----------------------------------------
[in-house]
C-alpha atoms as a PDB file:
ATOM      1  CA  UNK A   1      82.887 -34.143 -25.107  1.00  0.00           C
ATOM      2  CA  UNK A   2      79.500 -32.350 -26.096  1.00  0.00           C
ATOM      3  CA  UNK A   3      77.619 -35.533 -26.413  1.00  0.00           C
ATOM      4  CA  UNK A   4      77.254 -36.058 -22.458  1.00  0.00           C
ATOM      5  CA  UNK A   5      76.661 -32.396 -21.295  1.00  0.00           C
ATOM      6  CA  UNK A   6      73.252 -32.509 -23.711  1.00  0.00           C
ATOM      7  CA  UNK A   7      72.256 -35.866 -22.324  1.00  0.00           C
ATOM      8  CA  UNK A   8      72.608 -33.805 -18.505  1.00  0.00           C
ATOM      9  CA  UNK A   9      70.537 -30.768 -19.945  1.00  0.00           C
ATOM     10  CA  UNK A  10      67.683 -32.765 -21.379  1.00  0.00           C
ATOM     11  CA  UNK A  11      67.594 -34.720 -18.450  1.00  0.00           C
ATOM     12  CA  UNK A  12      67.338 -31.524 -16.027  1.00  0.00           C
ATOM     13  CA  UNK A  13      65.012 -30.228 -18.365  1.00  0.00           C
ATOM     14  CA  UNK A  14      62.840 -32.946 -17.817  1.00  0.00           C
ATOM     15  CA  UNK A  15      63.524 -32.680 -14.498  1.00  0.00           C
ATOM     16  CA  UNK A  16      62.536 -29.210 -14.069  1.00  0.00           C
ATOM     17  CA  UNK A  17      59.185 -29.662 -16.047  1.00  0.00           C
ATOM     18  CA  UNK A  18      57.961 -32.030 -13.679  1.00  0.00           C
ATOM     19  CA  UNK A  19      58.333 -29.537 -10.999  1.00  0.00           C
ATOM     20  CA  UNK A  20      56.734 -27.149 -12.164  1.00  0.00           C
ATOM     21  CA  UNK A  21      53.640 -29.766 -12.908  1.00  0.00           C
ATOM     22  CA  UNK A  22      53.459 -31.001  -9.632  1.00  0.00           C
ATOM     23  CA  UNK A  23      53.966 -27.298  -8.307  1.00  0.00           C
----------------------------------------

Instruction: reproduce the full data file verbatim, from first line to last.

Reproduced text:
[in-house]
C-alpha atoms as a PDB file:
ATOM      1  CA  UNK A   1      82.887 -34.143 -25.107  1.00  0.00           C
ATOM      2  CA  UNK A   2      79.500 -32.350 -26.096  1.00  0.00           C
ATOM      3  CA  UNK A   3      77.619 -35.533 -26.413  1.00  0.00           C
ATOM      4  CA  UNK A   4      77.254 -36.058 -22.458  1.00  0.00           C
ATOM      5  CA  UNK A   5      76.661 -32.396 -21.295  1.00  0.00           C
ATOM      6  CA  UNK A   6      73.252 -32.509 -23.711  1.00  0.00           C
ATOM      7  CA  UNK A   7      72.256 -35.866 -22.324  1.00  0.00           C
ATOM      8  CA  UNK A   8      72.608 -33.805 -18.505  1.00  0.00           C
ATOM      9  CA  UNK A   9      70.537 -30.768 -19.945  1.00  0.00           C
ATOM     10  CA  UNK A  10      67.683 -32.765 -21.379  1.00  0.00           C
ATOM     11  CA  UNK A  11      67.594 -34.720 -18.450  1.00  0.00           C
ATOM     12  CA  UNK A  12      67.338 -31.524 -16.027  1.00  0.00           C
ATOM     13  CA  UNK A  13      65.012 -30.228 -18.365  1.00  0.00           C
ATOM     14  CA  UNK A  14      62.840 -32.946 -17.817  1.00  0.00           C
ATOM     15  CA  UNK A  15      63.524 -32.680 -14.498  1.00  0.00           C
ATOM     16  CA  UNK A  16      62.536 -29.210 -14.069  1.00  0.00           C
ATOM     17  CA  UNK A  17      59.185 -29.662 -16.047  1.00  0.00           C
ATOM     18  CA  UNK A  18      57.961 -32.030 -13.679  1.00  0.00           C
ATOM     19  CA  UNK A  19      58.333 -29.537 -10.999  1.00  0.00           C
ATOM     20  CA  UNK A  20      56.734 -27.149 -12.164  1.00  0.00           C
ATOM     21  CA  UNK A  21      53.640 -29.766 -12.908  1.00  0.00           C
ATOM     22  CA  UNK A  22      53.459 -31.001  -9.632  1.00  0.00           C
ATOM     23  CA  UNK A  23      53.966 -27.298  -8.307  1.00  0.00           C